In celebration of the renovated and rededicated Lambeau Field, this season Packers.com is offering a new desktop wallpaper series that pays tribute to the Packers' storied past.
The Legends of the Green and Gold series depicts some of the renowned individuals from team history, all of whom helped to make the Packers one of the greatest franchises in all of professional sports.
Having already released free wallpapers of Paul Hornung, Bart Starr and Jim Taylor, among others, this week the series continues with tributes to Earl L. (Curly) Lambeau and Vince Lombardi.
In future weeks, Packers.com will offer additional tributes to some of the great players and moments in team history.
The following is a closer look at this week's legends:
Earl L. (Curly) Lambeau --
Without Curly Lambeau, there are no Green Bay Packers.
The former Packers player, head coach and vice president founded the team in 1919.
Through the 1949 season, he served as the team's only coach, also playing halfback from 1919 through 1929, a period during which he pioneered the forward pass in professional football.
Lambeau led the Packers to six world championships and is one of only five coaches to record more than 200 coaching victories in the NFL (others are Don Shula, George Halas, Tom Landry and Chuck Noll).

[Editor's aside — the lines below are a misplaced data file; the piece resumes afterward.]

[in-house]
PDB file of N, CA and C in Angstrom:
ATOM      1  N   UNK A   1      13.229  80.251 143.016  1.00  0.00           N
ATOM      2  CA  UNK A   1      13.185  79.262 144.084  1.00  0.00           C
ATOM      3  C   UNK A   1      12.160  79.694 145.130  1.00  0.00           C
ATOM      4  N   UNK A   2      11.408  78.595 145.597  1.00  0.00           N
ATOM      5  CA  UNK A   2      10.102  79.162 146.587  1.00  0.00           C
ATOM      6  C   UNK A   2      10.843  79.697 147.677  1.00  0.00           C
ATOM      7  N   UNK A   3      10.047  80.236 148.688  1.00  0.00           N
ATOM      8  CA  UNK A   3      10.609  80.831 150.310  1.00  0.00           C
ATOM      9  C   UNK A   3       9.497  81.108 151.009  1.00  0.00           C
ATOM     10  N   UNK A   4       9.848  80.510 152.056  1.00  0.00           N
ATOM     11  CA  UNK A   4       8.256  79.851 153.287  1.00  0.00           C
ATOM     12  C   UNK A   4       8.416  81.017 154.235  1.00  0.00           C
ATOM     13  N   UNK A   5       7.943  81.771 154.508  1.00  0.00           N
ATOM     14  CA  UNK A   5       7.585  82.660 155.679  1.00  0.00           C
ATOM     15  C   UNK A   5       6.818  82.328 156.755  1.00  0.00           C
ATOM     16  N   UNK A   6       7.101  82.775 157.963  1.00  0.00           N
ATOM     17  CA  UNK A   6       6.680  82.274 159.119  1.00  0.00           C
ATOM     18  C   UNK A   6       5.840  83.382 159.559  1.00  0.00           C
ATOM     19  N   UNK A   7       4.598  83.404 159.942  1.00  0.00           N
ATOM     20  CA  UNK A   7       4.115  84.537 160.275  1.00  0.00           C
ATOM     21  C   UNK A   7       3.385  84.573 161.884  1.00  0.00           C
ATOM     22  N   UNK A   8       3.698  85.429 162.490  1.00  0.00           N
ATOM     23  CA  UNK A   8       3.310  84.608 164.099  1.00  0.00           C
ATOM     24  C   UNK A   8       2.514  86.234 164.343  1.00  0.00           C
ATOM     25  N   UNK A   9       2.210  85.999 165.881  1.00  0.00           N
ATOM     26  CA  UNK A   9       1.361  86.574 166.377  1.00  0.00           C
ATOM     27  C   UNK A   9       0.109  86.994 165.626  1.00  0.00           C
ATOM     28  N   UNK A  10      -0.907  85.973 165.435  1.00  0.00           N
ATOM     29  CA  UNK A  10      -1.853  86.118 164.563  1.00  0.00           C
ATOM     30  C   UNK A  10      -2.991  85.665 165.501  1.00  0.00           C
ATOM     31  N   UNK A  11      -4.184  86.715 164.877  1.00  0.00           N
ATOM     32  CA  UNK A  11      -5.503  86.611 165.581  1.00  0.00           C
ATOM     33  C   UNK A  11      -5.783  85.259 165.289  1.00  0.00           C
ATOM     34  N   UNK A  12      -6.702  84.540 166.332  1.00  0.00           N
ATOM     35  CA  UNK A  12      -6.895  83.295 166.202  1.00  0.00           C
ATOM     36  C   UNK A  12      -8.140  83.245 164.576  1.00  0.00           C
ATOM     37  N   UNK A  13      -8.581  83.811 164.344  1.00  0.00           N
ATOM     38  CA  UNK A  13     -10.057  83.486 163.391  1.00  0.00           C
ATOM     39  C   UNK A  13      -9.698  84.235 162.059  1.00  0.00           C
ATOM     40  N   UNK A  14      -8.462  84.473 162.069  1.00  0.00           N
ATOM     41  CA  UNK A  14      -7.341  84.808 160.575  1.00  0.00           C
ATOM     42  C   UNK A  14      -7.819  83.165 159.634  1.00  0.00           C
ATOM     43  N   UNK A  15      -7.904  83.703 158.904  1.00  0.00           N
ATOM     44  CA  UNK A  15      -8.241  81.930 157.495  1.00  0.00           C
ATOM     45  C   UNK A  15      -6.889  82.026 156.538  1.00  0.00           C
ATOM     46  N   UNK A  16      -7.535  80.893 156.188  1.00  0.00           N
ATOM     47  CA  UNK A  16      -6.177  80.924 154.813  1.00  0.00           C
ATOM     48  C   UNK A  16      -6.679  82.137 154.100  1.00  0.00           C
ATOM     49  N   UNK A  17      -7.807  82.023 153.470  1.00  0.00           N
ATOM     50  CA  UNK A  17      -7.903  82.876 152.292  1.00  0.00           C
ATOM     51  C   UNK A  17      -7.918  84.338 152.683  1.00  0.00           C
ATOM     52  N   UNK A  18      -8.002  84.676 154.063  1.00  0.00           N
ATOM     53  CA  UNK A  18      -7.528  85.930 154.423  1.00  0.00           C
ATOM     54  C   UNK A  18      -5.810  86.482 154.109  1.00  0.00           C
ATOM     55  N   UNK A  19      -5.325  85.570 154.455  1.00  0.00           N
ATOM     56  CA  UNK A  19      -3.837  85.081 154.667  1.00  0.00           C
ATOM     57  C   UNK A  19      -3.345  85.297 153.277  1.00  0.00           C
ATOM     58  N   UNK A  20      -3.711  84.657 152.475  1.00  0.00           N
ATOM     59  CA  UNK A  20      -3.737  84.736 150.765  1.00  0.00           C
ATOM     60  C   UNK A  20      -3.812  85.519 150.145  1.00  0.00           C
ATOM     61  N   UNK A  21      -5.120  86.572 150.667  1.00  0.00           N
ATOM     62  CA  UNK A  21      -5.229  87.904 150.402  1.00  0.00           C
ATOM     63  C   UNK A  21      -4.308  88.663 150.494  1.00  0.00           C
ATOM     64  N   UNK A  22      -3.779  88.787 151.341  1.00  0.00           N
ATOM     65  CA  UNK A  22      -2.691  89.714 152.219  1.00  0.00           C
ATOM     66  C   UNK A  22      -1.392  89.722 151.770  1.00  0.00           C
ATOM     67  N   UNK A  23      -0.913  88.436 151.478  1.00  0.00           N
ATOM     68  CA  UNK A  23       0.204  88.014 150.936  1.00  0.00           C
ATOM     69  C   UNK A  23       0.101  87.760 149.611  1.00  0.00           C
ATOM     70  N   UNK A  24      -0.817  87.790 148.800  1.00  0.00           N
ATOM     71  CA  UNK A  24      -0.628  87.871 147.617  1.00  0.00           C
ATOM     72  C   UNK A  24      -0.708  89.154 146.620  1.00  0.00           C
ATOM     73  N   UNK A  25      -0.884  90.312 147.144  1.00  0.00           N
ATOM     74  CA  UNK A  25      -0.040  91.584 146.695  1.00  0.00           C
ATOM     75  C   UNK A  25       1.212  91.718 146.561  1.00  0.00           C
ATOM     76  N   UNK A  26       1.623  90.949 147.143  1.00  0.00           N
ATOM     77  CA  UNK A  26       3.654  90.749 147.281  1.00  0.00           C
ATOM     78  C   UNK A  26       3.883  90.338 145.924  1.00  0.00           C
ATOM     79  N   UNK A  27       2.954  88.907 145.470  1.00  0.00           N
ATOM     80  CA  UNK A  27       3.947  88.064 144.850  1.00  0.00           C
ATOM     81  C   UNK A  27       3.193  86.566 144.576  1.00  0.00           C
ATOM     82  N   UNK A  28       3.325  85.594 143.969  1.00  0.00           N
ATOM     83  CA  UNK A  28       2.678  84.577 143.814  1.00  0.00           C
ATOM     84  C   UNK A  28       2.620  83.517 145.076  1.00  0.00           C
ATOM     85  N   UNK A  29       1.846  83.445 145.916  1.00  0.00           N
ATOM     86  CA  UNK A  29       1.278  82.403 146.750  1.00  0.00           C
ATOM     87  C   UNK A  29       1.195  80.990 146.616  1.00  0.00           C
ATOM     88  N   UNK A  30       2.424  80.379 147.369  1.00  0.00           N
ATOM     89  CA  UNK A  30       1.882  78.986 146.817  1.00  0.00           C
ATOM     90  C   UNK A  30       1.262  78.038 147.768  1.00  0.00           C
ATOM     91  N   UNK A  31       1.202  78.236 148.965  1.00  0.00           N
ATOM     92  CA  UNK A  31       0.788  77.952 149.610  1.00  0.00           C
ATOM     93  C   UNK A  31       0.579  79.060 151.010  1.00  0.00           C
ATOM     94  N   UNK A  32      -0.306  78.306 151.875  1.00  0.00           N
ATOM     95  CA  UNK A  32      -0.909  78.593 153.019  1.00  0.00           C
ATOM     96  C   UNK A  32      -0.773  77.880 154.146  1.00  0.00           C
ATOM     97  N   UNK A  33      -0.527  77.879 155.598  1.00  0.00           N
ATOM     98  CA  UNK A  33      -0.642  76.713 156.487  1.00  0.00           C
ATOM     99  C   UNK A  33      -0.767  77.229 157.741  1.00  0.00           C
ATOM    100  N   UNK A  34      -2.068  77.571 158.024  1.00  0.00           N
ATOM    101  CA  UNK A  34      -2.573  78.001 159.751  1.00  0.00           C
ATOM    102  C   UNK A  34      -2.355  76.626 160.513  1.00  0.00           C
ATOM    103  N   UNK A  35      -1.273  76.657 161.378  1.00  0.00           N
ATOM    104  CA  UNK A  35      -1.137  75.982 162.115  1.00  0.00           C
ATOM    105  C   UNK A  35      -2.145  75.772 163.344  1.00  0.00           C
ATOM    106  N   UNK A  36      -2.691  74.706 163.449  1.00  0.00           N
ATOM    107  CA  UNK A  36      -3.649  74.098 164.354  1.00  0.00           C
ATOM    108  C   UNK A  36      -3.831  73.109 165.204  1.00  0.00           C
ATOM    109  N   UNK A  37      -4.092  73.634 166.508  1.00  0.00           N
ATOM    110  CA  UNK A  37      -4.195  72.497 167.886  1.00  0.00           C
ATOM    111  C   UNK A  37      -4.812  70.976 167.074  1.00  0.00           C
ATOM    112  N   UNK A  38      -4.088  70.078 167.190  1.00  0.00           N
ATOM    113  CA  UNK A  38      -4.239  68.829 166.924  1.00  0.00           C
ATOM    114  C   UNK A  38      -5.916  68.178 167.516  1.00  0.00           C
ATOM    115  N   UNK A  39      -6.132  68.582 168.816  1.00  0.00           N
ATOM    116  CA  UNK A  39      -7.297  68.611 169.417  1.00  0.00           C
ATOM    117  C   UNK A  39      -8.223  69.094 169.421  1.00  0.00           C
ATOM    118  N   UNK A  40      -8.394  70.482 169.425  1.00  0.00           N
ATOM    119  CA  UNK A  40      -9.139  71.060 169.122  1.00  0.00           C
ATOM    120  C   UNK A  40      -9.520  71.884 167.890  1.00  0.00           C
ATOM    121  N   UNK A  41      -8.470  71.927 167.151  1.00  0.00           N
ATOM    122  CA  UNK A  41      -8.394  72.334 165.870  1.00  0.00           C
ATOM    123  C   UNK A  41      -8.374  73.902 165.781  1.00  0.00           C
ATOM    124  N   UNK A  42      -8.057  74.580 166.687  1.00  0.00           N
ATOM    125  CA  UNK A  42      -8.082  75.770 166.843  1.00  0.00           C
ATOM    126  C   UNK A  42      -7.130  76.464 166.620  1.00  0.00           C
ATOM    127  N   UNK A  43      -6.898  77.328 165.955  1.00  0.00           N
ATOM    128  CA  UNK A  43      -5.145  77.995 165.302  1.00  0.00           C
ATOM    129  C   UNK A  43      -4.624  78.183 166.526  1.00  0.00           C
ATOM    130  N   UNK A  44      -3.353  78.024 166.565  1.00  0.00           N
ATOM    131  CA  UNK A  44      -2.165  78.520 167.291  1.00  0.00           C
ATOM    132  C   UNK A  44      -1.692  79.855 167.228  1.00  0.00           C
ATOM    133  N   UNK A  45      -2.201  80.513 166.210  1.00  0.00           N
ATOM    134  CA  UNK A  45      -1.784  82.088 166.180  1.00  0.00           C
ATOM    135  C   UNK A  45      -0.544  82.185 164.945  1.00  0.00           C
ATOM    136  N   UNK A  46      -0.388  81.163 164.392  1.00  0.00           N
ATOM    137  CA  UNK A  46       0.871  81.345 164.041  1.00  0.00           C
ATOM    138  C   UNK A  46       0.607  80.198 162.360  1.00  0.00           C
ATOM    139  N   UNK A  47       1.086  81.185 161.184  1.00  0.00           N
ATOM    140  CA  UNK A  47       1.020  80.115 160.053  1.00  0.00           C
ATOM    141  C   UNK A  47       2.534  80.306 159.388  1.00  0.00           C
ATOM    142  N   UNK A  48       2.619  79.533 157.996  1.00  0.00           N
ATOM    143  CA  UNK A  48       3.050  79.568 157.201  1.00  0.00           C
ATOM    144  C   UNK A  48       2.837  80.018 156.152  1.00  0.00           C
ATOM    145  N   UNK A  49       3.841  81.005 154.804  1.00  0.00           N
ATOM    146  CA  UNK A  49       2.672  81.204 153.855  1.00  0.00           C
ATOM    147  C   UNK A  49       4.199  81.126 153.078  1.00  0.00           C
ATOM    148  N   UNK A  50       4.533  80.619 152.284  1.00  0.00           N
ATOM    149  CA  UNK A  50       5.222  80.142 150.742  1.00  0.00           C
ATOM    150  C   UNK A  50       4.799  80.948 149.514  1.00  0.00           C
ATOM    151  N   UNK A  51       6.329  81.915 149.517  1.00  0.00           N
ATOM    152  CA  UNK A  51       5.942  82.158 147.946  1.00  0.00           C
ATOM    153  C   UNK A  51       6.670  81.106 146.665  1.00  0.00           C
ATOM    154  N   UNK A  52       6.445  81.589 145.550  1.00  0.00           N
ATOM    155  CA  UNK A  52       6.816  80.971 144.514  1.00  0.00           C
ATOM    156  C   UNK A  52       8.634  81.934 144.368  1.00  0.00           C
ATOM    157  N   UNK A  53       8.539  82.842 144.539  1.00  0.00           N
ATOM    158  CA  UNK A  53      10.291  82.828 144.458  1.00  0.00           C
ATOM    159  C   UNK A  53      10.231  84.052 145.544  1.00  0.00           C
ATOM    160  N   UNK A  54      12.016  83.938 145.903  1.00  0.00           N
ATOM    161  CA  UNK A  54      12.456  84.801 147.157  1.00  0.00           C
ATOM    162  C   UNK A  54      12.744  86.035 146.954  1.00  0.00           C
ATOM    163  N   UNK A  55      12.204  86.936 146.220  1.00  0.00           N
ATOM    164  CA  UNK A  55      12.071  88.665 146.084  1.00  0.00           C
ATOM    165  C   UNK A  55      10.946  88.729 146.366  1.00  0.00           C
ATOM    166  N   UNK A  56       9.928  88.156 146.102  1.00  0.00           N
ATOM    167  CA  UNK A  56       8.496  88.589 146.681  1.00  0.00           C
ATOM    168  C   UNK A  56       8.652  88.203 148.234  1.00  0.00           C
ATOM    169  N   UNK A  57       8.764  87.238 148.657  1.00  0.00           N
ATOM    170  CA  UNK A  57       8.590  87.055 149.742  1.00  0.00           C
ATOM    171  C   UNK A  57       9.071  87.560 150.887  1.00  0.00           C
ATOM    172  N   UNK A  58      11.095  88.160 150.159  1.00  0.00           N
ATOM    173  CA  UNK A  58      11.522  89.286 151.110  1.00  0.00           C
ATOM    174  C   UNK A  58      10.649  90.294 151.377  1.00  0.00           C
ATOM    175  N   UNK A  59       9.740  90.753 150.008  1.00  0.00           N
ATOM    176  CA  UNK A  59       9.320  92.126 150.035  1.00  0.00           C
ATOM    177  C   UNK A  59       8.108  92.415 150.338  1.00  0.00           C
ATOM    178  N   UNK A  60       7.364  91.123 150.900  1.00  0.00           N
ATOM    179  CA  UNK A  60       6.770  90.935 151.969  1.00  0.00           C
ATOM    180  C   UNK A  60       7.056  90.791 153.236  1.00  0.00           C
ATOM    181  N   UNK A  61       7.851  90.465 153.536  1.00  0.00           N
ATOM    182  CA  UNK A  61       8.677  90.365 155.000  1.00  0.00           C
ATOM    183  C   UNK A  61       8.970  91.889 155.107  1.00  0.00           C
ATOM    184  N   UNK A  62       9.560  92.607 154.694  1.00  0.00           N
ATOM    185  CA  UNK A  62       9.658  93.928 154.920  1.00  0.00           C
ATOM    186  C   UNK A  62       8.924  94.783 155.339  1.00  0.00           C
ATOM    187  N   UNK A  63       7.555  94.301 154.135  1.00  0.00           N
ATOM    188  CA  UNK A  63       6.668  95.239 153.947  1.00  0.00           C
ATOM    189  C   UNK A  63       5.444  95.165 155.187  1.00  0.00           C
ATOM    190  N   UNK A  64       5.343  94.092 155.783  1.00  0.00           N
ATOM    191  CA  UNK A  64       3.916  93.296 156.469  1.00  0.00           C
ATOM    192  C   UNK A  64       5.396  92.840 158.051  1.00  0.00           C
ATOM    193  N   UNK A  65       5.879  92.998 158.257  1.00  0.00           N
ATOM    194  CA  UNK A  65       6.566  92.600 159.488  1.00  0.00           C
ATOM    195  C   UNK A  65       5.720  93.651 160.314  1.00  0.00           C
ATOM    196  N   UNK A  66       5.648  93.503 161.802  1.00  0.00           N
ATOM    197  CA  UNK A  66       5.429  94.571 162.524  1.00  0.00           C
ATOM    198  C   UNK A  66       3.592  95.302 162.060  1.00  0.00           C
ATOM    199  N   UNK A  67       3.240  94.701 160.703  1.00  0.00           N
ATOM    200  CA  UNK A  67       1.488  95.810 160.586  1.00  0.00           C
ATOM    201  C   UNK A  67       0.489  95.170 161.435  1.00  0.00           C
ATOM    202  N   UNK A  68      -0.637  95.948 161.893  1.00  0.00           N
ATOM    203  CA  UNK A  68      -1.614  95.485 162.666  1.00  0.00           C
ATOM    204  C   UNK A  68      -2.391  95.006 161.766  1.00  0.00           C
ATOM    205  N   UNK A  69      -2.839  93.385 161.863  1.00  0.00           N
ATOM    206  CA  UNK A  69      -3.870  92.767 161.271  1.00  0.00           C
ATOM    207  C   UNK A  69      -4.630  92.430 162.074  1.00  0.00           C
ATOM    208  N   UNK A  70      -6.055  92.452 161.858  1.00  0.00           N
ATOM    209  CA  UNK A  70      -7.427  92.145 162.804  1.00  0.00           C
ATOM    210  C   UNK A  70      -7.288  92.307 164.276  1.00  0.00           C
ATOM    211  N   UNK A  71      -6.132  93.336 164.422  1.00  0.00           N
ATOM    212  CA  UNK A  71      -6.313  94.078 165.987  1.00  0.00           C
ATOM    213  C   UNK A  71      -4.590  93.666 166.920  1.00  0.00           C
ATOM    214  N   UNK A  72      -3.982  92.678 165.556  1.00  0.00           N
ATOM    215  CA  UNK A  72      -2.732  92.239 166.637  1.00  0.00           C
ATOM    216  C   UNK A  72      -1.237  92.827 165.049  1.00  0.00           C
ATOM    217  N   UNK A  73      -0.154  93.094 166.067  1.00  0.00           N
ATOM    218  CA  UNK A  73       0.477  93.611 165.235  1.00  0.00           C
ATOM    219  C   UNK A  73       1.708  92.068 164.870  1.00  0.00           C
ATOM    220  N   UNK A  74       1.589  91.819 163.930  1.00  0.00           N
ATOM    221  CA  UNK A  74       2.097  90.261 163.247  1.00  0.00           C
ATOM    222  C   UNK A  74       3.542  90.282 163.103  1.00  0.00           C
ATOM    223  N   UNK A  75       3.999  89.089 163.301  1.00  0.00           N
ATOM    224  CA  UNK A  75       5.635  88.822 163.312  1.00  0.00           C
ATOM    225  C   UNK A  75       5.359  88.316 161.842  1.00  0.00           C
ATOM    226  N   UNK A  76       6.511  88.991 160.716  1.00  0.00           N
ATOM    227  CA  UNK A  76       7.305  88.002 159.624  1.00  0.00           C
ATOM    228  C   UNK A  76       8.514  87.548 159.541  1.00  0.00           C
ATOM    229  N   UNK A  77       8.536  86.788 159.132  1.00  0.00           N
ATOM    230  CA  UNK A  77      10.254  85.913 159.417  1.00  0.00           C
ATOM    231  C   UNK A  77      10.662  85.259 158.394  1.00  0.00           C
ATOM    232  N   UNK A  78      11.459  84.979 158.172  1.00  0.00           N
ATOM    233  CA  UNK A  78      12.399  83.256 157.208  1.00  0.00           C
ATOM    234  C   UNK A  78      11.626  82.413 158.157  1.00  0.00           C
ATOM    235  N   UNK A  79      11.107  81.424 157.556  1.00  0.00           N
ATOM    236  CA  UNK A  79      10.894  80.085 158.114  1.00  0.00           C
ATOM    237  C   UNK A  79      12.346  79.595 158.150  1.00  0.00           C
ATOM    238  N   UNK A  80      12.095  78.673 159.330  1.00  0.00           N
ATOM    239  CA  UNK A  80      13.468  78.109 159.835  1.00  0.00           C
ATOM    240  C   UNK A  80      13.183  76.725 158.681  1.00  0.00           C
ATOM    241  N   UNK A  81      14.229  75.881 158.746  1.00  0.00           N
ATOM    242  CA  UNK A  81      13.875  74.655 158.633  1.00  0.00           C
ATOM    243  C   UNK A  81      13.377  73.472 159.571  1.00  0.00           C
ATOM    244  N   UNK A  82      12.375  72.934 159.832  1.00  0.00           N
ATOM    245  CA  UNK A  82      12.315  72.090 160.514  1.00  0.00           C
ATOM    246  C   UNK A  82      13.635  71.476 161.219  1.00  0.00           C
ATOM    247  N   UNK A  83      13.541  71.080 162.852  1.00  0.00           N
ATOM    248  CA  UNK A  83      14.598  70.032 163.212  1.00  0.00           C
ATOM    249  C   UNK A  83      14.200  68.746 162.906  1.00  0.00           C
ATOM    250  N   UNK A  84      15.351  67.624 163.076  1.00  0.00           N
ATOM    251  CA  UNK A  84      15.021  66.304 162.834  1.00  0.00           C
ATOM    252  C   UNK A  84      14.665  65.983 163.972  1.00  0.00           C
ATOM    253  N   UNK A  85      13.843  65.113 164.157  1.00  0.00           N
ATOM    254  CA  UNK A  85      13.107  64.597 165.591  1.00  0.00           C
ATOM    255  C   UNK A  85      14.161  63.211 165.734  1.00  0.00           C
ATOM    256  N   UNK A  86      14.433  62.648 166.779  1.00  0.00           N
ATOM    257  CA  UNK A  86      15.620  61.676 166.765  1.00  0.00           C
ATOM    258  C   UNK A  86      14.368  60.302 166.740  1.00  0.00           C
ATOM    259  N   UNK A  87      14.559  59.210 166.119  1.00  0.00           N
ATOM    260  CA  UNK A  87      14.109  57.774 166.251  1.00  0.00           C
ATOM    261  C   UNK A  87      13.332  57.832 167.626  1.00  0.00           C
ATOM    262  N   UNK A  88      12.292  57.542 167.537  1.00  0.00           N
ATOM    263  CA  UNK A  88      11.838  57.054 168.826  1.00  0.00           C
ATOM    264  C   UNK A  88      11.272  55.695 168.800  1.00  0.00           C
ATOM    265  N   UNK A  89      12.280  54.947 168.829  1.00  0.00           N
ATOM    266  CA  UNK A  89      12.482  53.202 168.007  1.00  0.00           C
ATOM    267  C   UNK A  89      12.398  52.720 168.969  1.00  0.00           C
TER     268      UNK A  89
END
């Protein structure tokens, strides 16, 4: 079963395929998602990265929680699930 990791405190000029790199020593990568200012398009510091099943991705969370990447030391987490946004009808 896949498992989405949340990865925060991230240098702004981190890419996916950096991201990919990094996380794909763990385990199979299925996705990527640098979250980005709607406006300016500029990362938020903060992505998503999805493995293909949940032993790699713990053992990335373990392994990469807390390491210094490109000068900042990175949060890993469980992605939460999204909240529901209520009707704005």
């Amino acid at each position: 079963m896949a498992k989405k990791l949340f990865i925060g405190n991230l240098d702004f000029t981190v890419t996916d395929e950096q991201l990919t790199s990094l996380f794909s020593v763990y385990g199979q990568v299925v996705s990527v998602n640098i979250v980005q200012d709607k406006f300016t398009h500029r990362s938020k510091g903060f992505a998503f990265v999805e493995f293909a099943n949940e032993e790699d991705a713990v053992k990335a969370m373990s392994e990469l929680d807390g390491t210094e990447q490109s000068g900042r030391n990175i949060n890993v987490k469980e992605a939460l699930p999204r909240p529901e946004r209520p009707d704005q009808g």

With the Packers, Lambeau compiled a coaching record of 212-106-21 (.656). He also coached the Chicago Cardinals (1950-51) and Washington Redskins (1952-52).
Named to the Pro Football Hall of Fame in 1963 and the Packers Hall of Fame in its inaugural year of 1970, Lambeau -- the only player in Packers history to wear No. 1 -- died June 1, 1965, at the age of 67.
The Packers named Lambeau Field in honor of the Green Bay native, September 11, 1965.
Vince Lombardi --
Vince Lombardi directed the Green Bay Packers to five NFL championships in seven years (1961-62 and 1965-66-67), a feat without parallel in pro football history.
His 1966 and 1967 teams also made history by winning the first two Super Bowls.
Under his leadership, the Packers won nine of 10 playoff games -- the last nine in consecutive fashion -- and compiled a 98-30-4 record, a glittering .758 winning percentage.
Lombardi and the Packers never had a losing season.
A native of Brooklyn, N.Y., Lomabardi played guard at Fordham University, where he was one of the legendary "Seven Blocks of Granite."
Born July 11, 1913, Lombardi died September 3, 1970, at the age of 57.
Arguably the greatest tribute in NFL history, commissioner Pete Rozelle re-named the trophy given annually to the Super Bowl champion in Lombardi's honor shortly after his death in 1970, before Super Bowl V.